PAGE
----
Today, on Labor Day 2013, it’s likely that many Americans know little about the circumstances and conditions that influenced the labor movement in America. I am a supporter of “right to work” laws, but I also know that there was a time when unionism provided the only hope millions of workers had for better working conditions–not to mention better lives.
On March 25, 1911, approximately 500 workers were crafting “shirtwaists,” blouses with puffy sleeves and tight waists. These garments were the height of feminine fashion in America during the years before World War I and worn by “Gibson Girls.” It was part of an image personifying beauty, with a touch of independence, popularized by illustrated stories developed by a guy named—yep, you guessed it—Charles Dana Gibson.
But the women and girls (primarily) working long hours to produce the “shirtwaists” were not likely to actually wear them. They were immigrants for the most part, underpaid and overworked. They labored on the Lower East Side of New York City in a sweatshop at 29 Washington Place—specifically on floors seven through ten. On that particular Saturday they were wrapping up their otherwise typical workweek of many more than 55 hours or so, when a small fire started in a scrap bin. One sad hour later, glowing embers bore witness to an event of unspeakable horror. Sirens wailed throughout the city and hundreds of people made their way toward the scene of billowing smoke, “arriving in time to see tangles of bodies, some trailing flames, tumbling from the ninth-floor windows,” as described in the 2003 bestseller by David Von Drehle, Triangle—The Fire That Changed America.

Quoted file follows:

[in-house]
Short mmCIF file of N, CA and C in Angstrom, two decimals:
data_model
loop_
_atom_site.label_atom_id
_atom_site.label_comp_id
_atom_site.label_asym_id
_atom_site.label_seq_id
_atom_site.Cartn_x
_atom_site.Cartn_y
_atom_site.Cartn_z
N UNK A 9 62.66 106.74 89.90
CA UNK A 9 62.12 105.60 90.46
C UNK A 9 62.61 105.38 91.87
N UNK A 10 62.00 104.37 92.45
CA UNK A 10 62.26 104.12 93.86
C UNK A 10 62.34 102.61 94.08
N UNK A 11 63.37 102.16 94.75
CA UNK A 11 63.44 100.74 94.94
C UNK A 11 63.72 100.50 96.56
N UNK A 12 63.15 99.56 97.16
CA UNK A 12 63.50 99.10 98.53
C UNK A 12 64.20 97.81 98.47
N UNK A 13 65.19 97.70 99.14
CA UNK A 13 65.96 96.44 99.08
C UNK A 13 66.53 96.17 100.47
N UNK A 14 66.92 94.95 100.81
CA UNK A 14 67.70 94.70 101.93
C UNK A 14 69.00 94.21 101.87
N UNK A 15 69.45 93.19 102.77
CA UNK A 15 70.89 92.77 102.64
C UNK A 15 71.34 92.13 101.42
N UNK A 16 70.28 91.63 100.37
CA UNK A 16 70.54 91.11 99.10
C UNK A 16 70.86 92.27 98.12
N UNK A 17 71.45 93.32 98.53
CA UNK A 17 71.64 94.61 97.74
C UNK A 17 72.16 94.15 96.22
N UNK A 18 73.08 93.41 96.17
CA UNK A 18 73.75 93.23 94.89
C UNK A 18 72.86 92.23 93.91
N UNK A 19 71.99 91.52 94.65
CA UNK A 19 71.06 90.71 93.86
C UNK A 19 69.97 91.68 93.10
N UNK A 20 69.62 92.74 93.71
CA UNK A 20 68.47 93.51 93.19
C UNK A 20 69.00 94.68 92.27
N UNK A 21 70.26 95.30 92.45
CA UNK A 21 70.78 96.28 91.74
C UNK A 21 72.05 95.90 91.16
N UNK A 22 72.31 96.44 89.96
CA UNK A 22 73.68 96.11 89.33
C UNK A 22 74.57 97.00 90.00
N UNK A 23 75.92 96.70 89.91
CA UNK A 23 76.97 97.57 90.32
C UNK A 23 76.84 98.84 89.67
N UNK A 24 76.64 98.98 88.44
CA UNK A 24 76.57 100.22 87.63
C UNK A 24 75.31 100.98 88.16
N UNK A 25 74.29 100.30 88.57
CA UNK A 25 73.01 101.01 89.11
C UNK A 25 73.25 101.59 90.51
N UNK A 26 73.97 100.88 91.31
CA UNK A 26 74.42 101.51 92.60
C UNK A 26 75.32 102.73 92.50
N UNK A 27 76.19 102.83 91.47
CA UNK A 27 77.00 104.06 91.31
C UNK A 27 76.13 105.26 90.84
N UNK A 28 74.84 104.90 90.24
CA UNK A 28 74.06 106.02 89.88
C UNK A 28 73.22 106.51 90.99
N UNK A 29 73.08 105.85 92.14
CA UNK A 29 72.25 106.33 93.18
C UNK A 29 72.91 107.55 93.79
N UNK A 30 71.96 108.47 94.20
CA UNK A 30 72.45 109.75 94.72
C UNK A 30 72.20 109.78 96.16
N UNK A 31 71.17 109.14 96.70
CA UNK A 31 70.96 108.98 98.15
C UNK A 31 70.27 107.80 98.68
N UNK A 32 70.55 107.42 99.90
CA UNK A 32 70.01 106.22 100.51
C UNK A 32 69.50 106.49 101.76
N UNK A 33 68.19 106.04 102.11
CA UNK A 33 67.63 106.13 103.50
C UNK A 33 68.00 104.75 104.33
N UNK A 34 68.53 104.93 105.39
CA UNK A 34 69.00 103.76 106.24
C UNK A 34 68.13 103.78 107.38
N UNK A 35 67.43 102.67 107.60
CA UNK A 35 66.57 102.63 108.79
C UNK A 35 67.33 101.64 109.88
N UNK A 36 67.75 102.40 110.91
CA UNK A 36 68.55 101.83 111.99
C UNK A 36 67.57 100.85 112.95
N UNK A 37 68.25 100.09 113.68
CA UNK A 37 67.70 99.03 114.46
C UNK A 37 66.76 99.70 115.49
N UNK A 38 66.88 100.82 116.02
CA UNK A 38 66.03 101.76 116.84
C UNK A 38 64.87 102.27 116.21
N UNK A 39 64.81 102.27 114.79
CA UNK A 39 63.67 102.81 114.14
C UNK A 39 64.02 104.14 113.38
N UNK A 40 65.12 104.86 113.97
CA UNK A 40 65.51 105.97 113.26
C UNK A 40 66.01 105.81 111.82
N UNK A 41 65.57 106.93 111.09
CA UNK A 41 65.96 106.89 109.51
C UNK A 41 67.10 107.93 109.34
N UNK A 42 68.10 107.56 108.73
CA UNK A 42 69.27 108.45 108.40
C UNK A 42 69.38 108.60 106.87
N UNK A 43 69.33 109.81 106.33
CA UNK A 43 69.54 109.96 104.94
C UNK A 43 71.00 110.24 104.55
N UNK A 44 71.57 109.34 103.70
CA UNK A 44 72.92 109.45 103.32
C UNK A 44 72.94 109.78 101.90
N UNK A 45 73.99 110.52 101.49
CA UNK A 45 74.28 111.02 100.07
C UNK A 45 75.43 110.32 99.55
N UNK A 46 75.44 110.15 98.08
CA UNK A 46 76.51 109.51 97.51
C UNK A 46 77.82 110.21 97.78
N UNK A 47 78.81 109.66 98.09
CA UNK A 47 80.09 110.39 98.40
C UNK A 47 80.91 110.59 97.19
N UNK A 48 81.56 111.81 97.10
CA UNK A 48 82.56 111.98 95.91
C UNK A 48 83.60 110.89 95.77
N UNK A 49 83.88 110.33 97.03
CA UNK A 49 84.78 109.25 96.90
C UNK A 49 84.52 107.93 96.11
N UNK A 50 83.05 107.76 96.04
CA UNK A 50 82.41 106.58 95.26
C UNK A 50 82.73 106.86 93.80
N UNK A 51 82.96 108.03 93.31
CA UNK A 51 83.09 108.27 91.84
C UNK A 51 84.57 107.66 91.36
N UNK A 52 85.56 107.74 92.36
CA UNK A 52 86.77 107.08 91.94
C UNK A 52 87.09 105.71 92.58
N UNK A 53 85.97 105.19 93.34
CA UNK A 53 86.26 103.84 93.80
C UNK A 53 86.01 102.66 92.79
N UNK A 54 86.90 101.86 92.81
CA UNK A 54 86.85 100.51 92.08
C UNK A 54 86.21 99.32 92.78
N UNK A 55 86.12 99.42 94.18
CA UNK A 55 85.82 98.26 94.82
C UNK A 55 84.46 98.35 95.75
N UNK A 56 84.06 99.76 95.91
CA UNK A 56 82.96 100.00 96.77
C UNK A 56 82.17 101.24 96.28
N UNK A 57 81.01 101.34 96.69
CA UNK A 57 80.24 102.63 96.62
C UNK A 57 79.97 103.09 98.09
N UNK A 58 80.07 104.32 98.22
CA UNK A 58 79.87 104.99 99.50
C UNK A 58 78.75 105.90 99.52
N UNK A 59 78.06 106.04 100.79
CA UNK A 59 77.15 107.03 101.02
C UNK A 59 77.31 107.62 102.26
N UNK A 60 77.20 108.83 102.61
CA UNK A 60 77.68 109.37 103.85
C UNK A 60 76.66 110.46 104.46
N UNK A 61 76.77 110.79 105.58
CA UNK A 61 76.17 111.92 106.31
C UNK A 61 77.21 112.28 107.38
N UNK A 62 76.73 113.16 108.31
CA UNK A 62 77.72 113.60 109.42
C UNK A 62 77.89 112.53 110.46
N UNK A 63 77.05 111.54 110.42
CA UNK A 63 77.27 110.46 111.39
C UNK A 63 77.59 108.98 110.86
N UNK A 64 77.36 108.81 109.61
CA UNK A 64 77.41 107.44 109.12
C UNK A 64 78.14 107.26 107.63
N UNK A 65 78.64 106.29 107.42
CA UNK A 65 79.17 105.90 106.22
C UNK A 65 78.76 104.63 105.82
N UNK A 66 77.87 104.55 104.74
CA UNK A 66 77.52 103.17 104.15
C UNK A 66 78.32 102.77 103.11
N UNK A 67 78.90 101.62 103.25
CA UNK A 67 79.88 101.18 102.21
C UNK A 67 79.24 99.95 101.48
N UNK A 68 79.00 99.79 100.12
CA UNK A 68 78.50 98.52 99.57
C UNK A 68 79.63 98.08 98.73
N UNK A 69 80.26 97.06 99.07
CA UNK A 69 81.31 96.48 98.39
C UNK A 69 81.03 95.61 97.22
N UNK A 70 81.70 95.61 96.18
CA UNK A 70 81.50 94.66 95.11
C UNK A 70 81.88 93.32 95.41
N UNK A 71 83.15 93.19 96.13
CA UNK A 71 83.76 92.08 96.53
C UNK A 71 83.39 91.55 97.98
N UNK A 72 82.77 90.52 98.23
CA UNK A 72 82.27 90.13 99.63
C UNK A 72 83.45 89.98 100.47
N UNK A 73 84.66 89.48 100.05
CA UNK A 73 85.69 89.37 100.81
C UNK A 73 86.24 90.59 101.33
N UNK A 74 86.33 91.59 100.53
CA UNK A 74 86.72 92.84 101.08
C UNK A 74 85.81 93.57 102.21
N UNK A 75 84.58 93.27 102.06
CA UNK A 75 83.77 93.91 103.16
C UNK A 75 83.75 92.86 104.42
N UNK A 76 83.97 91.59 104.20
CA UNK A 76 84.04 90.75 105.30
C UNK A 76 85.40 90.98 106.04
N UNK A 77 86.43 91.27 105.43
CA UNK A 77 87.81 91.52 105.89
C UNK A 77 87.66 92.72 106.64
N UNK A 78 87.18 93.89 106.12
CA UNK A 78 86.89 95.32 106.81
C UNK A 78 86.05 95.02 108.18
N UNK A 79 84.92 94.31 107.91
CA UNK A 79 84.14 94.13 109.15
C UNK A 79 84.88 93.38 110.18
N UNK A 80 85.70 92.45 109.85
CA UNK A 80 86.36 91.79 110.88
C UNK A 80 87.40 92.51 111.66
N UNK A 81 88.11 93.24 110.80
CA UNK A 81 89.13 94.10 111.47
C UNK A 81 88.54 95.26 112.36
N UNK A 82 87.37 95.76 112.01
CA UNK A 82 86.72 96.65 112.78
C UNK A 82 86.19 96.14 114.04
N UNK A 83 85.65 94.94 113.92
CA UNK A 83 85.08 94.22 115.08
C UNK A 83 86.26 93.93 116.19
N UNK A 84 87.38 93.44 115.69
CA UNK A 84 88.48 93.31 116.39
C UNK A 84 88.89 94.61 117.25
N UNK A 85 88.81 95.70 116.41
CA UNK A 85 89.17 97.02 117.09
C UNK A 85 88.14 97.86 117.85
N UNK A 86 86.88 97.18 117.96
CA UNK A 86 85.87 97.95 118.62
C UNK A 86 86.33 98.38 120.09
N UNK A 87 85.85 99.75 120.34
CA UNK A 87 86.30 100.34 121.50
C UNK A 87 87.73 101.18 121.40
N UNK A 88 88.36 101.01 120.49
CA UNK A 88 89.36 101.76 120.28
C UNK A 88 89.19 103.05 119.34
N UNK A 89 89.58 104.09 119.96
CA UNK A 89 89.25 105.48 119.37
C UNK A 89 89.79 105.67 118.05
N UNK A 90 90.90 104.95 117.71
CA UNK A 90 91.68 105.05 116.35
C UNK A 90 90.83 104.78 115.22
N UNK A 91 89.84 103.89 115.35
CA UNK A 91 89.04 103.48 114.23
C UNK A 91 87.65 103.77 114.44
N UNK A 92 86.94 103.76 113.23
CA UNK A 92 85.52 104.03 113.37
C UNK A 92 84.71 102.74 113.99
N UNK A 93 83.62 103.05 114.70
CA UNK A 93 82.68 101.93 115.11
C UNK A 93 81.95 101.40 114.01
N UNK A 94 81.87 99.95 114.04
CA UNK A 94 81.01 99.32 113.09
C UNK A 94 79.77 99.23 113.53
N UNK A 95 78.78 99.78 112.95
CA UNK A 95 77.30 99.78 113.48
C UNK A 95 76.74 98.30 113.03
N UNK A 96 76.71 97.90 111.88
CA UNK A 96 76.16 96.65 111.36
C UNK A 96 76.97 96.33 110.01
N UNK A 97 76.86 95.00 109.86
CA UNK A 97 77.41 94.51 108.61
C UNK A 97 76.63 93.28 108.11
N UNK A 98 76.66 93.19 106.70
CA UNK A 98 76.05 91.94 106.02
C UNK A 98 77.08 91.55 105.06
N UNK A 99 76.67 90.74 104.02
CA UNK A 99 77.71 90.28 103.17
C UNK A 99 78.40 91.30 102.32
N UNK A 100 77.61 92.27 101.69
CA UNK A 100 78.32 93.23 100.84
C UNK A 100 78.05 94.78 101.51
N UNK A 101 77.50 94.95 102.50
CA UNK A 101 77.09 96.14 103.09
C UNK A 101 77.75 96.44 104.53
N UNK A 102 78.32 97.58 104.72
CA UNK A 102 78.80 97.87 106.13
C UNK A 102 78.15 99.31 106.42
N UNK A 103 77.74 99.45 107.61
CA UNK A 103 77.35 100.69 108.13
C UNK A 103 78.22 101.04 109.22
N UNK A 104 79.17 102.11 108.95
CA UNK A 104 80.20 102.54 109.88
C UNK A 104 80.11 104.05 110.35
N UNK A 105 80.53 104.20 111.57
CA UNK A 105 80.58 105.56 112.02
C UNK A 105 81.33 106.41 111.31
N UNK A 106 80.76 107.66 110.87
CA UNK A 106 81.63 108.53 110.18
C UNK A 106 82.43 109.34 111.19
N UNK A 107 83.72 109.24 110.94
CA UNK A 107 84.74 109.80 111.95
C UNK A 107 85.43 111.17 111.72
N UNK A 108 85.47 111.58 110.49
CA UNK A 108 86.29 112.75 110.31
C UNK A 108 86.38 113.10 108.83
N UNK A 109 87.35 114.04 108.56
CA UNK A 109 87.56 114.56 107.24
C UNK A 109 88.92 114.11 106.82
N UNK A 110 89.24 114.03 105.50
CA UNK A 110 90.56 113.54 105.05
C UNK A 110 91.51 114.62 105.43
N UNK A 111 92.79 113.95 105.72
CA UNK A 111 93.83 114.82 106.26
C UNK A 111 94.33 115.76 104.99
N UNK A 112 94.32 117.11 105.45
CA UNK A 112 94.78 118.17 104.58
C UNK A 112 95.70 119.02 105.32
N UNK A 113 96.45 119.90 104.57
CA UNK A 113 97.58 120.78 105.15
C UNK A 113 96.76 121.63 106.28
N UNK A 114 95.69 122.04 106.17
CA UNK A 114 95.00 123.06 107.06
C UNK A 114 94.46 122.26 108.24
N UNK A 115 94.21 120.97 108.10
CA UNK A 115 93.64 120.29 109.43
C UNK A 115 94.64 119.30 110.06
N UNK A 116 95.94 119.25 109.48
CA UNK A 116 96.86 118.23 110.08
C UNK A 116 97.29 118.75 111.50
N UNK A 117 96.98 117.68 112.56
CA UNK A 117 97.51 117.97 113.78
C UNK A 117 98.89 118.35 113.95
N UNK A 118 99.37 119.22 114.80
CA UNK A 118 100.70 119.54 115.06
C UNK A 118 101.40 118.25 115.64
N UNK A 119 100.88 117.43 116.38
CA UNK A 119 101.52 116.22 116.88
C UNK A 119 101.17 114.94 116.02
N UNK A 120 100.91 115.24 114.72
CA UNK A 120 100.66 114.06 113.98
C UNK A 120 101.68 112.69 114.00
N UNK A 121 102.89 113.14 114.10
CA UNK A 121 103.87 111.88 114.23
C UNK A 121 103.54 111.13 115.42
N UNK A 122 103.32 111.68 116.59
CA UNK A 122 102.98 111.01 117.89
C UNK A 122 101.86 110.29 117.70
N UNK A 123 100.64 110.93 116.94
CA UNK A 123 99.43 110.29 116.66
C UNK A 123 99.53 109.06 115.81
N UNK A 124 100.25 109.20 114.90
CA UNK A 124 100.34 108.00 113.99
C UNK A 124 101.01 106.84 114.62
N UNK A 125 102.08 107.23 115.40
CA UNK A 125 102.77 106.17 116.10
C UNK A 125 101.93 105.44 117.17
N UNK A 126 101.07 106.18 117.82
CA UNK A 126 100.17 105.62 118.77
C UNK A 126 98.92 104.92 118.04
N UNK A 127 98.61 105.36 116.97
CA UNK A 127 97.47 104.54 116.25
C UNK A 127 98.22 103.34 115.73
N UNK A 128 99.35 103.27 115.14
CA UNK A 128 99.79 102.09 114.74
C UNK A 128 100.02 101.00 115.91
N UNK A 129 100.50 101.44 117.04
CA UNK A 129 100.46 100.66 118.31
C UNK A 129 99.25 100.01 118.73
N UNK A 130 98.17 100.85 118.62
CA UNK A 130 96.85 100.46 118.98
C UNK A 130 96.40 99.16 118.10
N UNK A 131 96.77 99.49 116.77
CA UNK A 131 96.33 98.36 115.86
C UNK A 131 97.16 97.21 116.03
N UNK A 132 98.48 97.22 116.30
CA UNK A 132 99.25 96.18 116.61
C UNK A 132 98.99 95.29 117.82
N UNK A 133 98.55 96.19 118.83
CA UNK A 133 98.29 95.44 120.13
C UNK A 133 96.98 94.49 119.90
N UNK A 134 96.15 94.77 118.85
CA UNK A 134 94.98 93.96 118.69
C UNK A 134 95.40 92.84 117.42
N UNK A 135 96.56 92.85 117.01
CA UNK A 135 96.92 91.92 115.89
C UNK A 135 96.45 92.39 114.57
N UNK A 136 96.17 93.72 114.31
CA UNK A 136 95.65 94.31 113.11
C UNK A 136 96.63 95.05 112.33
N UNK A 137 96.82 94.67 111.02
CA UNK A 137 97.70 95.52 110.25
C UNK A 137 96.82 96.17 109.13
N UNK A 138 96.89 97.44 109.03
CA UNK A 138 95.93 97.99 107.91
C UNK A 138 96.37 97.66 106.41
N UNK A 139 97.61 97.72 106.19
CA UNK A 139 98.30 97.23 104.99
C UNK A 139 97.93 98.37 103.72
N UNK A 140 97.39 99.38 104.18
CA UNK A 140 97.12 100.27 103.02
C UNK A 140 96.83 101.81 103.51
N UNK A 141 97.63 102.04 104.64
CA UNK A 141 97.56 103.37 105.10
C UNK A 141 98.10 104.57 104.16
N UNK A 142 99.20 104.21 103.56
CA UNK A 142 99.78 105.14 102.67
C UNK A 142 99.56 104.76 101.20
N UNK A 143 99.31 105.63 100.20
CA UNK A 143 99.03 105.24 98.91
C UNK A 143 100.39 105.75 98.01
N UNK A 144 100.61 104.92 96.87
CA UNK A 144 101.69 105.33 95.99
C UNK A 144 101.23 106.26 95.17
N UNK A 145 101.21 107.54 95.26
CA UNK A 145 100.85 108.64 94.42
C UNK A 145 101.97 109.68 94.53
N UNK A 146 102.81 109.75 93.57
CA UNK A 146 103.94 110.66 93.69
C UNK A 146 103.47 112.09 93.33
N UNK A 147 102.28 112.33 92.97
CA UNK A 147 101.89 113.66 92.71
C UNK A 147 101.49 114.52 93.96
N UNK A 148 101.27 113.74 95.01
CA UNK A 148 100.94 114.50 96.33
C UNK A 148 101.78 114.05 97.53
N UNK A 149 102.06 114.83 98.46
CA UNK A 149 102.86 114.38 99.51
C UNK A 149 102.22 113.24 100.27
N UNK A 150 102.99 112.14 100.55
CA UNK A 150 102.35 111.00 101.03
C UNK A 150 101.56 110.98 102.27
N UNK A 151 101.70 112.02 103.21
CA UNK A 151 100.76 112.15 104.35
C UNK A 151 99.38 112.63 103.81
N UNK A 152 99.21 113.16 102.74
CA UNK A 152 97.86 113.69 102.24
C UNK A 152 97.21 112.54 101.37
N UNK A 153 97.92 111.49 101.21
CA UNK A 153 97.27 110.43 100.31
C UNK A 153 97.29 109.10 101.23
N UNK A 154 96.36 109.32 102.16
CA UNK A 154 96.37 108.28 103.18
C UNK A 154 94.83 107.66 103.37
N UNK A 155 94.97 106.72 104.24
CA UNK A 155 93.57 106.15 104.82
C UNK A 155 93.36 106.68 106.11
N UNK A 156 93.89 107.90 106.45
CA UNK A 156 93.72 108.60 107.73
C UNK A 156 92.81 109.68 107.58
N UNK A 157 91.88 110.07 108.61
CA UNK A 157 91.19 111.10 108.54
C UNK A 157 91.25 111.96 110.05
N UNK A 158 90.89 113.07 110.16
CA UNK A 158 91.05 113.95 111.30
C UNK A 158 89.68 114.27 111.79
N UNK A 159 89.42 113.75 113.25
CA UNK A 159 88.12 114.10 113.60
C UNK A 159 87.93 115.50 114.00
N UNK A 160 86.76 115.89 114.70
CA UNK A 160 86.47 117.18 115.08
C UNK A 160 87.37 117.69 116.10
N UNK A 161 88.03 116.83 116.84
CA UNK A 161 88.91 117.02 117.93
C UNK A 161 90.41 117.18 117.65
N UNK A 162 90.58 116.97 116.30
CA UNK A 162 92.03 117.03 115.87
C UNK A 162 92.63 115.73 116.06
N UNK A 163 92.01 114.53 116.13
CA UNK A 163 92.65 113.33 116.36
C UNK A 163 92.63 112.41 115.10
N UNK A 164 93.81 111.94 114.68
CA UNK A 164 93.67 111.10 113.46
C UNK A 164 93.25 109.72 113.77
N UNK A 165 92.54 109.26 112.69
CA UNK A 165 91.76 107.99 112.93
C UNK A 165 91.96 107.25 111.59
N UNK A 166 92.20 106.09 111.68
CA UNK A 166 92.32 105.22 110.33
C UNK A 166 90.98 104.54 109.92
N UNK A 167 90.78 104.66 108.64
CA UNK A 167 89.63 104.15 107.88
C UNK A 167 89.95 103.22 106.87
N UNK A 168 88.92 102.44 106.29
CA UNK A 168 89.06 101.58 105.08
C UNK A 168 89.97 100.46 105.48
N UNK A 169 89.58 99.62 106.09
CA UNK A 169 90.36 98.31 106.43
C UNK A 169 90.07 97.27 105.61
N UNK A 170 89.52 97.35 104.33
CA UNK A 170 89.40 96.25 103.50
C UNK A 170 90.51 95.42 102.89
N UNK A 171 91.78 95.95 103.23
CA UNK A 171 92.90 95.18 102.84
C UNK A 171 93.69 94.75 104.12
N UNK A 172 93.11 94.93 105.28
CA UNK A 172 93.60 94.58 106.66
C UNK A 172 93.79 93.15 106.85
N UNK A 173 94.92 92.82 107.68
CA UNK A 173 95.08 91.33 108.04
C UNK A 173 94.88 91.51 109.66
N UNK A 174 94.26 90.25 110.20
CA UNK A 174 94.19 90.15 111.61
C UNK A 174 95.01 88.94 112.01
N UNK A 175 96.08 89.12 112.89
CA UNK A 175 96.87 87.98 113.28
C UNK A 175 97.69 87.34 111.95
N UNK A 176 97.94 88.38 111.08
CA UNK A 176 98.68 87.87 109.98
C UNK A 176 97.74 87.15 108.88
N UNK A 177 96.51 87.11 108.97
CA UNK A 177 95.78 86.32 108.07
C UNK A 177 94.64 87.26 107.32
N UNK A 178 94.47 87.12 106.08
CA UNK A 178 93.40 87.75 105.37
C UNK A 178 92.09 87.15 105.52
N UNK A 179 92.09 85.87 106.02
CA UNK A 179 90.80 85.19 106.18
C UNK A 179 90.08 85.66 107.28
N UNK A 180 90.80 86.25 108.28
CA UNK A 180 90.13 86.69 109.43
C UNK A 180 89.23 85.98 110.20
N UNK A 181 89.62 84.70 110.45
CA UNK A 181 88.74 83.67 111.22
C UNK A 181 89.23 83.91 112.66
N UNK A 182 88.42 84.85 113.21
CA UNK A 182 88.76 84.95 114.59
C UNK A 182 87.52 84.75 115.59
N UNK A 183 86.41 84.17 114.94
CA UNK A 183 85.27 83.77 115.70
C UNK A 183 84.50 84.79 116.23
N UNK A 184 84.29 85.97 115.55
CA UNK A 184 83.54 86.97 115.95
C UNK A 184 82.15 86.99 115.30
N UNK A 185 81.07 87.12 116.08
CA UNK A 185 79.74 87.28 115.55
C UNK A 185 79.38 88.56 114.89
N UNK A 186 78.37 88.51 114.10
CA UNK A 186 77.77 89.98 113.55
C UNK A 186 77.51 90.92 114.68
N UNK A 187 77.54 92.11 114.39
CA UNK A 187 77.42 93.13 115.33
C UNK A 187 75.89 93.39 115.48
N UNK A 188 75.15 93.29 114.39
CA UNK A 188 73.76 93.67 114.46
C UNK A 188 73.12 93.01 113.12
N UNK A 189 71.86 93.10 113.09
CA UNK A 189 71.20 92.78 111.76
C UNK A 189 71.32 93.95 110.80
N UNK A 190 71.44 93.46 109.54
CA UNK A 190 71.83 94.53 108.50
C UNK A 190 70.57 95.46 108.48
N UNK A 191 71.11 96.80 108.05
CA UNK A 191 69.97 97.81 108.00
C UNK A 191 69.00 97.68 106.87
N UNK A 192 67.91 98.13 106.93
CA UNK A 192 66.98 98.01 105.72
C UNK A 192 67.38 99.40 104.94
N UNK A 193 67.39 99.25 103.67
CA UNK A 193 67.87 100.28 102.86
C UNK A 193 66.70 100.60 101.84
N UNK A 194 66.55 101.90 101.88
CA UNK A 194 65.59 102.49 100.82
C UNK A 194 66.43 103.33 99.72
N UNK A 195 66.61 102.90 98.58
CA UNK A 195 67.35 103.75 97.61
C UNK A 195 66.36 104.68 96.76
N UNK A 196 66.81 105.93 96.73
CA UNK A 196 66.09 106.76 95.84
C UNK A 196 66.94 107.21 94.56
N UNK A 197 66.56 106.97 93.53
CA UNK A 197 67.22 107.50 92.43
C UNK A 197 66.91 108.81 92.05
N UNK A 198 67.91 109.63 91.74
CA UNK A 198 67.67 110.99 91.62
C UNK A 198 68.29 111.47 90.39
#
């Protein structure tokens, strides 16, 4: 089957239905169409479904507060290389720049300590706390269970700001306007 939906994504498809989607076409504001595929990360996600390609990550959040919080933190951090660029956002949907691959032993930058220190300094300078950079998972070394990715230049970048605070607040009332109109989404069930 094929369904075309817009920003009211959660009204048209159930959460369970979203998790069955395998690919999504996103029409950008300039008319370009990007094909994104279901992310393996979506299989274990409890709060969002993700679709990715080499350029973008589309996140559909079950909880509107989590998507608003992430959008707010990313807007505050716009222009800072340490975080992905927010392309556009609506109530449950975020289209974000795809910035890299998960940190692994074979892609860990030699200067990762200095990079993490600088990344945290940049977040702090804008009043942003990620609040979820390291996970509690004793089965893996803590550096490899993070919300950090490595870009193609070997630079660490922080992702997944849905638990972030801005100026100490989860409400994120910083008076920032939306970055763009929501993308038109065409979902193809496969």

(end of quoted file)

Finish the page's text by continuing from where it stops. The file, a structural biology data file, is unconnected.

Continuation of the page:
It was a moment as pivotal as it was tragic.
The death toll reached 146, most of them women between the ages of sixteen and twenty-five. They died from burns, asphyxiation, trauma from a fall, or combinations thereof. In the aftermath of the Triangle fire, the movement toward trade unionism accelerated. Various governmental entities investigated and acted on issues such as low wages, the use of child labor, and employee safety. Eventually, several dozen laws and ordinances were enacted or enhanced, permanently changing the American workplace.
And part of the equation was the development of a strong labor movement in the country. In fact, standing in the crowd watching events unfold on that fateful day 100 years ago was a young lady named Frances Perkins, who would later serve as President Franklin Roosevelt’s Labor Secretary (the first woman in a presidential cabinet). She was famous for her observation that the Triangle fire was “the day the New Deal began.”
Few Americans today, no matter the political posture or affiliation, would seriously challenge the idea that things as they were in sweatshops in 1911 needed to change. And the next year, 1912, when the Titanic sunk, things changed to make sure ships had more lifeboats. Tragedies have often been the catalyst for constructive change and this has a way of honoring the memory of the fallen.